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On-Trend Ways to Wear Knitwear in 2018

It’s just a sweater; something you likely thought at one point. Its design – wool or acrylic knit and often cut to be worn over a lighter shirt – comes off as almost practical. A style element is there – perhaps a V-neck or prominent ribbing – but knit garments tend to only see the light of day when you wake up to below-freezing temperatures and drab grey skies.

AW17, and now AW18 lines, have attempted to reverse this pattern, putting knitwear on par with an all-over print sweatshirt, a go-to hoodie, or an attention-grabbing layering piece. Colours and patterns flesh out its role in your wardrobe – London Fashion Week Men’s made this shift evidently clear – and vintage elements in multiple forms elevate it above a stodgy staple and veer it away from an ironic normcore expression. Update your look with the following:

Genevieve Sweeney
Genevieve Sweeney

Statement Knitwear 

Connecting this season’s styles with the recent AW18 shows, statement knits blend this wintertime staple’s comfort and warmth with the design elements of a graphic T-shirt. At its most basic, retro ski elements – particularly, bold hues and geometric colour-blocking – make it seem like you’ve spent the weekend in the Alps, perfecting your skills and refining your style. Just a level above, bold patterns knit into the body – Liam Hodges’ Mr. Blobby motif exemplifies this – elevate what seems like a 'dad' sweater above ironic territory. Rather, the concept indicates that, in keeping warm through these chilly months, you don’t have to settle for solid black or another neutral hue. But, that doesn’t mean these shades are totally out of the question. Heavier, textured wool, braid-like cable knits, and knobby surfaces create that “statement” effect without splattering a rainbow everywhere. Instead, the slouchy fit coupled with an even more textured appearance hints at roughness and ruggedness – you’ve been out exploring the heath all day – with just a hint of refinement. Another off-shoot, the graphic-based sweater reminds us of everything late ‘90s – logo- and slogan-based designs to contrast-heavy images. Only, this time around, what would’ve appeared on a long-sleeve tee gets a mature upgrade – and one that doesn’t require an overshirt once winter arrives.

‘70s Influences  

Thankfully, stiff, V-shaped collars aren’t adorning this season’s knitwear. But, like many of the ‘70s influences that returned in the fall, the references tend to be subtle. There’s no heavy-handed disco grooves emerging from polyester-based construction; instead, the brown and orange-based tones, rich or slightly faded, seem lifted from a period western or Clint Eastwood shoot-‘em-up. Accompanying this solid or patterned combination, a shapeless yet not oversized fit and textured knit communicate two things: You’ve got vintage coolness down to a tee, but your comfort simply won’t be compromised.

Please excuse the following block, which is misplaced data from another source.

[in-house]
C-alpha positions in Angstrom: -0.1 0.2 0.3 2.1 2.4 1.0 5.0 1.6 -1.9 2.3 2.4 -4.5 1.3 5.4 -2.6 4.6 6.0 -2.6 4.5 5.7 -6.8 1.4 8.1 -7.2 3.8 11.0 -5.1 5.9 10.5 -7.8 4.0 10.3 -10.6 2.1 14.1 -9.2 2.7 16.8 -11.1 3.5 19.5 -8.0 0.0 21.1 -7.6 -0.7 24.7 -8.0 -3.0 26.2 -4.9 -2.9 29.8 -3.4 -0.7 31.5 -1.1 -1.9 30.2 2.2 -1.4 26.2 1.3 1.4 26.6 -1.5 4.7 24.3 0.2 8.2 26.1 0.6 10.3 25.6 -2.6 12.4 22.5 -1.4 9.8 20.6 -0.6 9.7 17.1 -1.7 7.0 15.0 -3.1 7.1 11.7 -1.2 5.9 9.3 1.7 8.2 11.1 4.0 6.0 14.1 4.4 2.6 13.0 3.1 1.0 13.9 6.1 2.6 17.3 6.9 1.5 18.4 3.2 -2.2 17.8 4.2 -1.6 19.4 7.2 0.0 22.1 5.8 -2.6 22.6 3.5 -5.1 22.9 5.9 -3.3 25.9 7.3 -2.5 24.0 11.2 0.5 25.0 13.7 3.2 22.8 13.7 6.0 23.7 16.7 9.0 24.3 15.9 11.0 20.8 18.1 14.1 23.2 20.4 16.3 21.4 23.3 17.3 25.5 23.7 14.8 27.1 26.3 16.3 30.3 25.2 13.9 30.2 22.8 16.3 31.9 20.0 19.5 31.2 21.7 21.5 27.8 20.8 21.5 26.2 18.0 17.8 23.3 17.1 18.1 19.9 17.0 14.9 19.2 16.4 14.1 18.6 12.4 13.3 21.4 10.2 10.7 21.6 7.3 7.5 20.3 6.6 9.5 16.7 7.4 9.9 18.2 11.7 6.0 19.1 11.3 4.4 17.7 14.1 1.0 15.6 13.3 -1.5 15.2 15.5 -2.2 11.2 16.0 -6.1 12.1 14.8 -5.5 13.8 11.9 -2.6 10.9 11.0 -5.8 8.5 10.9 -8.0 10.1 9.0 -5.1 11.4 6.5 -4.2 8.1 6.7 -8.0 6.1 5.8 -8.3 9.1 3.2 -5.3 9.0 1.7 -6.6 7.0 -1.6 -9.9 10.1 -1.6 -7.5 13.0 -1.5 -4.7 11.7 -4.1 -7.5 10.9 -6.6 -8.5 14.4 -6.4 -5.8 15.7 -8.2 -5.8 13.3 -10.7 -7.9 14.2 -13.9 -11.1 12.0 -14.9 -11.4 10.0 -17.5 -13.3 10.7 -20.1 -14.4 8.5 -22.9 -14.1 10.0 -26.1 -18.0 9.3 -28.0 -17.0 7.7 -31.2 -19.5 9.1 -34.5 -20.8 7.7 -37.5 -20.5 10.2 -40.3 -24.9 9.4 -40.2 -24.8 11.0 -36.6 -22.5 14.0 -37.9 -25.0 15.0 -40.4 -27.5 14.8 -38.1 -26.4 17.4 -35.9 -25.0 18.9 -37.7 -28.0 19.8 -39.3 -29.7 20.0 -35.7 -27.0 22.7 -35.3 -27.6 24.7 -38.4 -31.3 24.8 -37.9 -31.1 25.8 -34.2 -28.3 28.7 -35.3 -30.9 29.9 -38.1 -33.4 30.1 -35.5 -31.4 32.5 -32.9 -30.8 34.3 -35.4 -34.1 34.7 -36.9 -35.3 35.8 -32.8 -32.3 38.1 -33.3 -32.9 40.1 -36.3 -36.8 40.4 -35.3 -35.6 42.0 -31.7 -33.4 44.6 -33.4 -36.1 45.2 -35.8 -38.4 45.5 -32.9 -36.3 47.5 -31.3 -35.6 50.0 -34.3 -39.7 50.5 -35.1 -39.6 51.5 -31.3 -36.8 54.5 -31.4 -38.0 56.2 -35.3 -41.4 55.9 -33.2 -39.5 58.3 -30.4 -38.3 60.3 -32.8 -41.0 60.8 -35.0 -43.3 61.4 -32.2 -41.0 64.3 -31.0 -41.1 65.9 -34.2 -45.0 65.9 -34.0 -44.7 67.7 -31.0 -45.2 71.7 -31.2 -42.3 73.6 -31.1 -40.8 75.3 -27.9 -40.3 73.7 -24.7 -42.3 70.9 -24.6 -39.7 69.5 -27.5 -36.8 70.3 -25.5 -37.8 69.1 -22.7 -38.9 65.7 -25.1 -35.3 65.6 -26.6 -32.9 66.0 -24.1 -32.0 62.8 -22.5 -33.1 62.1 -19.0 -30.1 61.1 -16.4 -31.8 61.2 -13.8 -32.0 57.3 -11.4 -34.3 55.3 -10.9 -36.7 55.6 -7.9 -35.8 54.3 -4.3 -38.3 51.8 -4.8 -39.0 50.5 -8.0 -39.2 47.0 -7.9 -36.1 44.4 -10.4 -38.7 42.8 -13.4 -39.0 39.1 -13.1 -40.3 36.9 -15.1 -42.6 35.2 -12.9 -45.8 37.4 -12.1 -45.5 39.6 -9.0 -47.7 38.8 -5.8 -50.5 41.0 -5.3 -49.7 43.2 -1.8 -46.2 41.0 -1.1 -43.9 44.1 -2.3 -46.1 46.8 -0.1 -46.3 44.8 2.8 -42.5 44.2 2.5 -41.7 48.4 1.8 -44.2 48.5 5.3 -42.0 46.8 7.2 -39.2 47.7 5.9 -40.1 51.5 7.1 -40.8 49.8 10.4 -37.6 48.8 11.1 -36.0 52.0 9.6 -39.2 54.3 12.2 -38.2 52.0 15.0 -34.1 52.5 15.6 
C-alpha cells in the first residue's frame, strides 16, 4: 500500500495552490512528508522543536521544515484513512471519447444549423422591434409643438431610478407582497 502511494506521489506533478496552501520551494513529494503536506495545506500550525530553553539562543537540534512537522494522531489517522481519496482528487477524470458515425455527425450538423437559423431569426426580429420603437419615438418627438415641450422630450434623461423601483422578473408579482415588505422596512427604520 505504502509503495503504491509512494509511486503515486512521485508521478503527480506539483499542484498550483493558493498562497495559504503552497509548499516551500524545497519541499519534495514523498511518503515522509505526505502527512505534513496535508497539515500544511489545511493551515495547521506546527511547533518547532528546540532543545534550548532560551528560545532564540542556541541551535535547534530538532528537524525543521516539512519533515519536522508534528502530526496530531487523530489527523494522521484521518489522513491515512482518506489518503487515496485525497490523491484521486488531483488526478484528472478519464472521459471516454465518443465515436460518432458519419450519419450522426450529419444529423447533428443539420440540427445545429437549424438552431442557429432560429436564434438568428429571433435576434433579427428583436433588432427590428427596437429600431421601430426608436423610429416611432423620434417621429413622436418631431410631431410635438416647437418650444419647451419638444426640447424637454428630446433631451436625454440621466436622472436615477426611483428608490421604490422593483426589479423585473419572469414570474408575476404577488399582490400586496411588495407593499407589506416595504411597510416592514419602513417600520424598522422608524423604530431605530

Your New Sweatshirt or Hoodie 

Many of us just aren’t feeling athleisure, in spite of its multi-year presence. So, if you’re looking to layer and seem reluctant to pull over a sweatshirt or zip up a hoodie, knits – as sweaters or cardigans – are your best bet. Almost for this reason, knitwear has taken on various active elements over the past year. Chunky knit with a quarter-zip or buttoned front makes the optimal layer in more ways than one, while J.W. Anderson’s AW17 show made the case for exaggerated oversized fits with geometric elements. Additionally, the sweater fleece, frequently equipped with a hood and zippered closure, implies that, while your garment can feel soft on the inside, you can still look polished when returning from a run or training session. Along with these aspects, weathered and space-dye characteristics – both ubiquitous amongst athleticwear – translate well to knitwear. Marled knits, composed of two or more shades, have the same dithered effect of seeing a cotton-based material fade and wear out after too many washes.


A mock-neck is just too slight, in this case. When you think warmth, you associate it with coverage, so why leave your neck bare? This silhouette literally goes up and over expectations, with the neck usually doubled over, falling just below your chin. For a slouchier fit, a cowl neck has a similar effect. Beyond coverage alone, a roll-neck sweater does double-duty as a polished midlayer. On any winter day, pull it over a T-shirt or similar base garment, and keep it under an unstructured blazer or bomber. Per updated layering rules, the varying neck heights and knit versus woven materials create two levels of contrasts.


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